THOMAS SMALLWOOD • Froedtert Memorial Lutheran Hospital

Last updated on May 13th, 2019 at 02:40 pm

After a long career defending hospitals as a medical malpractice attorney, Thomas Smallwood retired. These days, he lives in Wisconsin during the warmer months and in California during the colder months. And he has become a full-time community service agent.

“Community service is the rent you pay for the space you occupy in the community,” he says. “I felt it was important to do volunteer work in the community.”
Smallwood has served on the Milwaukee Symphony and Art Museum boards of directors and still sits on the advisory board of the University of Wisconsin-Milwaukee’s Sheldon B. Lubar School of Business.

Smallwood is living proof that one person can make a difference in the community. He played a key role in closing of Milwaukee County’s Doyne Hospital and the reallocation of resources between it and Froedtert Memorial Lutheran Hospital. He joined Froedtert’s board of directors in 1982, was elected chairman of the board in 1985 and served in that post until 2001. He continues to serve on the boards of the Froedtert Foundation and Froedtert & Community Health.

“Thomas’ journey with Froedtert Hospital is almost as long as the hospital’s history,” says Froedtert chief executive officer William Petasnick, who nominated Smallwood for a Health Care Heroes Award. Doyne and Froedtert were joined, but there was a clear division in their resources because they shared the same medical staff.

“They had their own half a hospital,” Smallwood recalls. “We had a chaotic situation when our hospital opened. A lot of physical things were wrong with it. The heating and cooling systems didn’t work, nor did Froedtert’s computerized billing system.”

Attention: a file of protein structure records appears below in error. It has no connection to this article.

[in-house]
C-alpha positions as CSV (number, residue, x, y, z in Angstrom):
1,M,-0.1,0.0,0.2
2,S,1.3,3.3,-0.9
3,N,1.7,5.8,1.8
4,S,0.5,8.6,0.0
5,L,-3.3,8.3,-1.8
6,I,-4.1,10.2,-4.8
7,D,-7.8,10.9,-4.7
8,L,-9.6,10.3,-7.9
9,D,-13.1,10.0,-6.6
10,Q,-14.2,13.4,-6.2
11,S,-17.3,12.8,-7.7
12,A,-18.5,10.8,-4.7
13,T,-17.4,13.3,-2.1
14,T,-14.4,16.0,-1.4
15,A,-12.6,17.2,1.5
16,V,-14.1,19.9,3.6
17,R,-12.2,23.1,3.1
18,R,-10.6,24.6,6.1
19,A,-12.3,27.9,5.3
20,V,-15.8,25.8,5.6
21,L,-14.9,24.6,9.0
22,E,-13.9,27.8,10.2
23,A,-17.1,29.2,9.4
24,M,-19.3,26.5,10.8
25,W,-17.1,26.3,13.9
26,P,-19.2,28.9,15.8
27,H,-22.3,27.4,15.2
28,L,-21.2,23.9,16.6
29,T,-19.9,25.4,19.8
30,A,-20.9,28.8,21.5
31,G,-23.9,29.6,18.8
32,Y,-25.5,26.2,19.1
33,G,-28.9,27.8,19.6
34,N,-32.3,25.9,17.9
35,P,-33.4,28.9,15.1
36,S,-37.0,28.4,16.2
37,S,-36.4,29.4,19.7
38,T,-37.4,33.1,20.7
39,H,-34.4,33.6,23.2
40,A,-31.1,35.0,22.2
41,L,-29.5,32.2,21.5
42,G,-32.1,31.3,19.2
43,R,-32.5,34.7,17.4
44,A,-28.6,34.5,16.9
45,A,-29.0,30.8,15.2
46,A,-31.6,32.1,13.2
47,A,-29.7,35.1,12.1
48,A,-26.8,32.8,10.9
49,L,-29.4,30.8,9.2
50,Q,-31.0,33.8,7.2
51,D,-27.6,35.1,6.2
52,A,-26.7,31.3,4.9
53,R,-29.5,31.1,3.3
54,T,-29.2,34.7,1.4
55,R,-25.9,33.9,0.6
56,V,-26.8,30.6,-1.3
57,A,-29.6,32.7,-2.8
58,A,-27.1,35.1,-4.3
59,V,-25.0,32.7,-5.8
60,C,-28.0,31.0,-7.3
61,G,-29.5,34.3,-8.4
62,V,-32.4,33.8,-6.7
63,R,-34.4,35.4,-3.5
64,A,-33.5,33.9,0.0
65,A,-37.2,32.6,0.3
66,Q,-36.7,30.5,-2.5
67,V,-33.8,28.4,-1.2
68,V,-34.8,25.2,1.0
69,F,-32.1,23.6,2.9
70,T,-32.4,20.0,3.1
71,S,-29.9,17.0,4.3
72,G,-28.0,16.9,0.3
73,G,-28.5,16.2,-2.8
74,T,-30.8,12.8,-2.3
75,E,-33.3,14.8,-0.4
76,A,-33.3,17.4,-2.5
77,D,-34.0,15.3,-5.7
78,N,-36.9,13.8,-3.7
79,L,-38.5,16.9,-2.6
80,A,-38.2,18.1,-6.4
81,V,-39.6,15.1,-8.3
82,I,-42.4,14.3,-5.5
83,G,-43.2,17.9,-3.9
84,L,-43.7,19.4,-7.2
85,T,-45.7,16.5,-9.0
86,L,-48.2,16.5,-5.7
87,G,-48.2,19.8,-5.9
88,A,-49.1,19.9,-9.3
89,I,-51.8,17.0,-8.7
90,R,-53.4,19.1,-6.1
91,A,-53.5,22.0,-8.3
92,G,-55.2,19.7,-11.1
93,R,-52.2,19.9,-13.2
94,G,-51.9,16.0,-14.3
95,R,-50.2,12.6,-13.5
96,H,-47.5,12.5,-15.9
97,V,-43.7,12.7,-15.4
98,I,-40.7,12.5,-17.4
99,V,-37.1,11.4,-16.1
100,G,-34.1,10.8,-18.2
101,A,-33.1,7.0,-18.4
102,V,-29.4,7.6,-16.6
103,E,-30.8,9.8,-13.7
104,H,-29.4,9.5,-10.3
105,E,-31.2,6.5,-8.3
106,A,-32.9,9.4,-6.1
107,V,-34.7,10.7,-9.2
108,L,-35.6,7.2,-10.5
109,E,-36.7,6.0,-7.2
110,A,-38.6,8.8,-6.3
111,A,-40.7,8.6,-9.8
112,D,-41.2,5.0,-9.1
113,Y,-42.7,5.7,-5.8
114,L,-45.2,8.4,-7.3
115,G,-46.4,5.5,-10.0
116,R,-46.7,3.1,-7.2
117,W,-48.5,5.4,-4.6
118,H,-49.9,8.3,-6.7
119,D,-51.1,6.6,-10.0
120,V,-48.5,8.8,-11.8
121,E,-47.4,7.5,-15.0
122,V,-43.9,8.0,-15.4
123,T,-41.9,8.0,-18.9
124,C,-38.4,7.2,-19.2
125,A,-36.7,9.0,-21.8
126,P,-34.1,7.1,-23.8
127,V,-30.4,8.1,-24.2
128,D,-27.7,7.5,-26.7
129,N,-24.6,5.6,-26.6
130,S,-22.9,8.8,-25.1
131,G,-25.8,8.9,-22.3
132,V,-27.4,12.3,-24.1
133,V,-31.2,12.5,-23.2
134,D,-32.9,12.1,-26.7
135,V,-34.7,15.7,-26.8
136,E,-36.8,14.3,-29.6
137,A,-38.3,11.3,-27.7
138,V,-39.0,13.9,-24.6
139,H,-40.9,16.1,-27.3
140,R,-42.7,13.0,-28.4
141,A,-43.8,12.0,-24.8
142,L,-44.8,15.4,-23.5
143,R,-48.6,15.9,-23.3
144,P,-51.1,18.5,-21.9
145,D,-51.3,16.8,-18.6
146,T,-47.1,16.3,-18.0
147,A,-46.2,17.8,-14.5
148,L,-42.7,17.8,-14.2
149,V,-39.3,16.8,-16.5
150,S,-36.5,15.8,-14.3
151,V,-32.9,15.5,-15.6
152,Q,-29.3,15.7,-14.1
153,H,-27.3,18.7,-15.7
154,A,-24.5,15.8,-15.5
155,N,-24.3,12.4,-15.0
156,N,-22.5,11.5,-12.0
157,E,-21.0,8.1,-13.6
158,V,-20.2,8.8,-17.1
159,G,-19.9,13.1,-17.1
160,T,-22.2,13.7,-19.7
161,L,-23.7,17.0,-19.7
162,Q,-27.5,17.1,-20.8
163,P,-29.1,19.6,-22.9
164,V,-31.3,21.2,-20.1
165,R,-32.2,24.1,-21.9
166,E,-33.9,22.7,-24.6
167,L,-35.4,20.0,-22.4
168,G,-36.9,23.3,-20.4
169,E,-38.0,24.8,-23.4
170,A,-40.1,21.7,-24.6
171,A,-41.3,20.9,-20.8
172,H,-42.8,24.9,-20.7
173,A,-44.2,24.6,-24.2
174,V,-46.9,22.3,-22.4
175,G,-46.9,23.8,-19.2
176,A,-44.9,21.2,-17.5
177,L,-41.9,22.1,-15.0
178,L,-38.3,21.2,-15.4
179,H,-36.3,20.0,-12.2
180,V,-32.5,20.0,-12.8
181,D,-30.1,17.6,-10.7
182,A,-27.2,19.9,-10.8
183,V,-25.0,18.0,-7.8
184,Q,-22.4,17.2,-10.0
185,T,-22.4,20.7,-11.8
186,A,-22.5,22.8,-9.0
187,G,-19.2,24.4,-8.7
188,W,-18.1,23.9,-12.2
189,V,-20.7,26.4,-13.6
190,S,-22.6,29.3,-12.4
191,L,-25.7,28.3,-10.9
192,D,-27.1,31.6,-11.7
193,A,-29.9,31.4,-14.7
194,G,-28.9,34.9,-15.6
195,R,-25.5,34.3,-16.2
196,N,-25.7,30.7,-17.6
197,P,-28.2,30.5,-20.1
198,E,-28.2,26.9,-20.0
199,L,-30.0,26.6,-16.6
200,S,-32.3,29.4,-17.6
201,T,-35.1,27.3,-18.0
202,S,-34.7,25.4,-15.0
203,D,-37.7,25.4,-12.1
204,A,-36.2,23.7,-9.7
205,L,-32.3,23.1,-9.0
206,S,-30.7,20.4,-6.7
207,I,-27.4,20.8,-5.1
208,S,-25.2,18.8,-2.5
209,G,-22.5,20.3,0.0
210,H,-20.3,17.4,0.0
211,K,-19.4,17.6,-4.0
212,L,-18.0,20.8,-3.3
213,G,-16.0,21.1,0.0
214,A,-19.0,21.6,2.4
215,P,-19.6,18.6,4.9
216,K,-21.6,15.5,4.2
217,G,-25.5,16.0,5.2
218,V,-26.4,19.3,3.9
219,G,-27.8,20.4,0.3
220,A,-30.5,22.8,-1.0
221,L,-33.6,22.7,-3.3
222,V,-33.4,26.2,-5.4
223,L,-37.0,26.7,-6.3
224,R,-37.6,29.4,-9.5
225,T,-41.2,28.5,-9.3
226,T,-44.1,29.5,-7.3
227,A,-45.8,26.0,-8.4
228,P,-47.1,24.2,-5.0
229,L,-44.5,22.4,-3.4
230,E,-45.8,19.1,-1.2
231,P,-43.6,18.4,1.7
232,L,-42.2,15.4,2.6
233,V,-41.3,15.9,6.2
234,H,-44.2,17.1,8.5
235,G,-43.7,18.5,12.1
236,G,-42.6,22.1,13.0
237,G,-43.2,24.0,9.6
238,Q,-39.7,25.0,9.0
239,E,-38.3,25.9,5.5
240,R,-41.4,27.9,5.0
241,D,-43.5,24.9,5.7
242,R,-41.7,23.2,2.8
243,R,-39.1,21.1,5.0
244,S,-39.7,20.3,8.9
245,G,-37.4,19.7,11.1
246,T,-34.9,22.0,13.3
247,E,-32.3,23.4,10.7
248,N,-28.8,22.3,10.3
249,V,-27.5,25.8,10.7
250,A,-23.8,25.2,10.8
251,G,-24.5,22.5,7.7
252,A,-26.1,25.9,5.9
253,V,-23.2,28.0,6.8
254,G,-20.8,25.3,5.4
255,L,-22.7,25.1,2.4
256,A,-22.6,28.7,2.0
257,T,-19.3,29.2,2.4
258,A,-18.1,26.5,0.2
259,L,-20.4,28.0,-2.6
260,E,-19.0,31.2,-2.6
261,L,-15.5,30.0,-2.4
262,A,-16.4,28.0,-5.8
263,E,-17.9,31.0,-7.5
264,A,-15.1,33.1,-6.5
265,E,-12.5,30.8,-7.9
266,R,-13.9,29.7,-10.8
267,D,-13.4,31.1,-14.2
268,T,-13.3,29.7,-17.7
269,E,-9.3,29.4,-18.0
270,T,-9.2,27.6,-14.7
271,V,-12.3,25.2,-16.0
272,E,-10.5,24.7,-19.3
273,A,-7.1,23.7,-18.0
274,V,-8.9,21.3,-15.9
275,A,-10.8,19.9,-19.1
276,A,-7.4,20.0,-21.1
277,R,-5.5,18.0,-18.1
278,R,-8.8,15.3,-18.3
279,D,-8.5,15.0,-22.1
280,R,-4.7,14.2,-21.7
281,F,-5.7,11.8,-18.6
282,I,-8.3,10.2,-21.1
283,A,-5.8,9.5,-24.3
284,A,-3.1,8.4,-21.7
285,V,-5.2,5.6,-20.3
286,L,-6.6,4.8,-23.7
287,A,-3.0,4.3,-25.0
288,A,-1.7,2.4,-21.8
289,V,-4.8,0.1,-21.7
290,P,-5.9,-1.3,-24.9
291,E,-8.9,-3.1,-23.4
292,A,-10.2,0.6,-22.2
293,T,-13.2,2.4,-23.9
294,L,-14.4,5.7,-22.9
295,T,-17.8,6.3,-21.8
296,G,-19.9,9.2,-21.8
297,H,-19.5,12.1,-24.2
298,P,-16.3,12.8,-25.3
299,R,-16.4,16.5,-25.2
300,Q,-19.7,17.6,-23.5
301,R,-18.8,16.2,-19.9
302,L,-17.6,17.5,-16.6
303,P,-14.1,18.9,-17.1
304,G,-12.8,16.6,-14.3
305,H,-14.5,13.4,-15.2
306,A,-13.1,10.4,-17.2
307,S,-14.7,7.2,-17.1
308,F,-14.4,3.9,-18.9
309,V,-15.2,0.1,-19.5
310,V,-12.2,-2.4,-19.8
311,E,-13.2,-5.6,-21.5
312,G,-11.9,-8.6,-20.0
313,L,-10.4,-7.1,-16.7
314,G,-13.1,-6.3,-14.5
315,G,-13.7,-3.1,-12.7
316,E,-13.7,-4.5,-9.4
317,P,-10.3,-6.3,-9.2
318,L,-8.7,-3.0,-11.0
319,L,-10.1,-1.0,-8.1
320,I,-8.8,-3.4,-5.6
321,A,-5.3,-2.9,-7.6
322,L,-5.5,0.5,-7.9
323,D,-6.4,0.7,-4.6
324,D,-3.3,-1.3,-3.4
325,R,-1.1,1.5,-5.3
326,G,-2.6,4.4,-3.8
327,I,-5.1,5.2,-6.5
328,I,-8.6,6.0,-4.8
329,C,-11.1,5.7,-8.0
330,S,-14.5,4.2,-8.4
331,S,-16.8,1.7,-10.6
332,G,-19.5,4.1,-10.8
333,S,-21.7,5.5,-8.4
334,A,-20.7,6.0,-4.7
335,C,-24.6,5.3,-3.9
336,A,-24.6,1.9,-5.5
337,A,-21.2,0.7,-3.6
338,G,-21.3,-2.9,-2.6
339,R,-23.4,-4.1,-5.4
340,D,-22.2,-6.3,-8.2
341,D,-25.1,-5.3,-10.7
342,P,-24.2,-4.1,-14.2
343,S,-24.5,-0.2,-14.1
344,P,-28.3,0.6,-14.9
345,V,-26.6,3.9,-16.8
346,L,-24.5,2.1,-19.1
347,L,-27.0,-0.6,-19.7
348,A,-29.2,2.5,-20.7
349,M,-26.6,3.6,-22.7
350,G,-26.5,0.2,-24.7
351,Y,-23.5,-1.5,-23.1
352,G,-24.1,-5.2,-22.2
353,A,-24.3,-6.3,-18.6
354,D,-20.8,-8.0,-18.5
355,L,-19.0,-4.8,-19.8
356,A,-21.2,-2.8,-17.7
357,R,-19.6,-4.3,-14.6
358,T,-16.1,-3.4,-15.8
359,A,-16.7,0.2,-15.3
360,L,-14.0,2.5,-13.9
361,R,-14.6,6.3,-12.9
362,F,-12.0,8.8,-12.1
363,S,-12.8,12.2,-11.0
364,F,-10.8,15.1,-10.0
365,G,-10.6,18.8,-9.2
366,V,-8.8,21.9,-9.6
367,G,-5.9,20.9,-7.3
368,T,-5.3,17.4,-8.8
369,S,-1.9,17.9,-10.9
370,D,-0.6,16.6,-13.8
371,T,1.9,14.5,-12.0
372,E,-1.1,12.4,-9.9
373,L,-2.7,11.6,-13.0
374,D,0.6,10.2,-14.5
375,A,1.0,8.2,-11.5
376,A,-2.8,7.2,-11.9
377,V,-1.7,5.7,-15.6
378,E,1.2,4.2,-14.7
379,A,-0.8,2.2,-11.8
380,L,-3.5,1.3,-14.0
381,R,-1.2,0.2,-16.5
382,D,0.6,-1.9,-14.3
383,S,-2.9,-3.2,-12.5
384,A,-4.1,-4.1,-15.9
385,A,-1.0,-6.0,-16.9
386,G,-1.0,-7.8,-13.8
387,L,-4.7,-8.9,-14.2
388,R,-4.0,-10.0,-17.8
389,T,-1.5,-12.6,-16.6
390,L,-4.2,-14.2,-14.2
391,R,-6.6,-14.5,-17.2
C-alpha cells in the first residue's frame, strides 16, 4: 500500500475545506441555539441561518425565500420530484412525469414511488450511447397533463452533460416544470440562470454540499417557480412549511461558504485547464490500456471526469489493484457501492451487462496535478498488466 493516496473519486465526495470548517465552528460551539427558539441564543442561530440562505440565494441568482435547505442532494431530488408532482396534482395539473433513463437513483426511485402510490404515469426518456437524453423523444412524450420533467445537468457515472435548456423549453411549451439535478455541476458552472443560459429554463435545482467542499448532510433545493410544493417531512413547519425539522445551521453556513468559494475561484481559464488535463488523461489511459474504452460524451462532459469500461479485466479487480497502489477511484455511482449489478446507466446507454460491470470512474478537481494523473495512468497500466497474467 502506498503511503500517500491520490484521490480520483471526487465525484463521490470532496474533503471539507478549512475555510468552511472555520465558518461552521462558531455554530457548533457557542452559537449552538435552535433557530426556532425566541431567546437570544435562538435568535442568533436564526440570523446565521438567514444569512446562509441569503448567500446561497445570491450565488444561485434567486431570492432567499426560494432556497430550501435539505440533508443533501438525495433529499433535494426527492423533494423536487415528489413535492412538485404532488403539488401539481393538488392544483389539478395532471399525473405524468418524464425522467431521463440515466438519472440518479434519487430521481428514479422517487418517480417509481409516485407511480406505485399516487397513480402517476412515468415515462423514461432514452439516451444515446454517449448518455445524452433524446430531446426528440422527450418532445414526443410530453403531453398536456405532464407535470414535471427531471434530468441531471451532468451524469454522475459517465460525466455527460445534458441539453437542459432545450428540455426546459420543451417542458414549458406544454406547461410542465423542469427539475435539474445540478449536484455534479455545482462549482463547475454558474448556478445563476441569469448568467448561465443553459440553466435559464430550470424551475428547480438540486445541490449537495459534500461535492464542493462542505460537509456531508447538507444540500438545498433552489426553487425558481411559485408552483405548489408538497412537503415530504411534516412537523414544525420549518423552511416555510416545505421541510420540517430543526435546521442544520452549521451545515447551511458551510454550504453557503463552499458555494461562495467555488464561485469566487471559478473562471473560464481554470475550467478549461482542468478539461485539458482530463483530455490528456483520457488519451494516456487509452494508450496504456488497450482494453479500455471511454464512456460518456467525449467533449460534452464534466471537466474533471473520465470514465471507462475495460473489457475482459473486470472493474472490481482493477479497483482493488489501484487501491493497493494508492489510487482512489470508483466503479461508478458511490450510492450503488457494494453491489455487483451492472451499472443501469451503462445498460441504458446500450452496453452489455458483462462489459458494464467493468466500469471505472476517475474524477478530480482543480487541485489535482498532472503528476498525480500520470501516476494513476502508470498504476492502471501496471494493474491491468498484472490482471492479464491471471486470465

Over time, Smallwood and Froedtert’s board straightened out the rough spots, but one of his next tasks was to find a new chief executive officer for the combined hospital. They hired Petasnick.

“I said to Bill, ‘If you have the energy, the board will support getting (Doyne) out of the health care business. We bought out the (hospital) in terms that were very favorable to them.” Doyne Hospital was torn down and replaced with programs and an academic medical center.

“We built an ambulatory care center,” Smallwood says. “Then we built additional beds, then another addition for beds and now we’re building a cancer center. That’s going to be a magnificent facility. I have seen it become what I consider to be the finest hospital in America. I think the most important decision was to provide the best equipment and best physical structure that was possible, with a state-of-the-art facility for the medical staff so that they could do the things that they do every single day.”

T. Michael Bolger, president of the Medical College of Wisconsin, says what impressed him most about Smallwood was “his personal integrity, unwavering commitment to the hospital and its goals, his support of hospital administration and its medical staff and his commitment to provide a conservative and governing hand on the life of Froedtert Hospital.”

In addition to his work at Froedtert, Smallwood is the administrator of the Evan and Marion Helfaer Foundation, which has built the Marquette University Helfaer Theatre building and a community services building at the Jewish Community Center, among other projects.

“It’s why I began doing volunteer work, to see first-hand how they were being operated and whether they were being operated properly,” Smallwood says.

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